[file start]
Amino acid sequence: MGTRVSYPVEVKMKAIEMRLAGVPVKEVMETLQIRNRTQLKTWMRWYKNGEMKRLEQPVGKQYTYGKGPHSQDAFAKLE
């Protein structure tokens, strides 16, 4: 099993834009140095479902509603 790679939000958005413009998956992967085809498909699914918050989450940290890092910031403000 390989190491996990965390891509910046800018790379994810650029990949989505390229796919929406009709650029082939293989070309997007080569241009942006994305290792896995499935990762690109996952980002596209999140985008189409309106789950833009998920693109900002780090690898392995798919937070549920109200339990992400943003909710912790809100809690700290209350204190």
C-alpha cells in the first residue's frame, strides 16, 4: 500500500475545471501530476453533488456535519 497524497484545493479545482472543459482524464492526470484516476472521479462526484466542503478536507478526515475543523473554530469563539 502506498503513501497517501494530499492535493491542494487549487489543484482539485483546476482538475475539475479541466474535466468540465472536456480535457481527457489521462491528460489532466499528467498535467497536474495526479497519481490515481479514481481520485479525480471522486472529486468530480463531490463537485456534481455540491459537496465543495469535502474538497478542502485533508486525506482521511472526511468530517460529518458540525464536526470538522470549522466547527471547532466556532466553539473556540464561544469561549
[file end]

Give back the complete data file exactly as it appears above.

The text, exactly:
Amino acid sequence: MGTRVSYPVEVKMKAIEMRLAGVPVKEVMETLQIRNRTQLKTWMRWYKNGEMKRLEQPVGKQYTYGKGPHSQDAFAKLE
């Protein structure tokens, strides 16, 4: 099993834009140095479902509603 790679939000958005413009998956992967085809498909699914918050989450940290890092910031403000 390989190491996990965390891509910046800018790379994810650029990949989505390229796919929406009709650029082939293989070309997007080569241009942006994305290792896995499935990762690109996952980002596209999140985008189409309106789950833009998920693109900002780090690898392995798919937070549920109200339990992400943003909710912790809100809690700290209350204190």
C-alpha cells in the first residue's frame, strides 16, 4: 500500500475545471501530476453533488456535519 497524497484545493479545482472543459482524464492526470484516476472521479462526484466542503478536507478526515475543523473554530469563539 502506498503513501497517501494530499492535493491542494487549487489543484482539485483546476482538475475539475479541466474535466468540465472536456480535457481527457489521462491528460489532466499528467498535467497536474495526479497519481490515481479514481481520485479525480471522486472529486468530480463531490463537485456534481455540491459537496465543495469535502474538497478542502485533508486525506482521511472526511468530517460529518458540525464536526470538522470549522466547527471547532466556532466553539473556540464561544469561549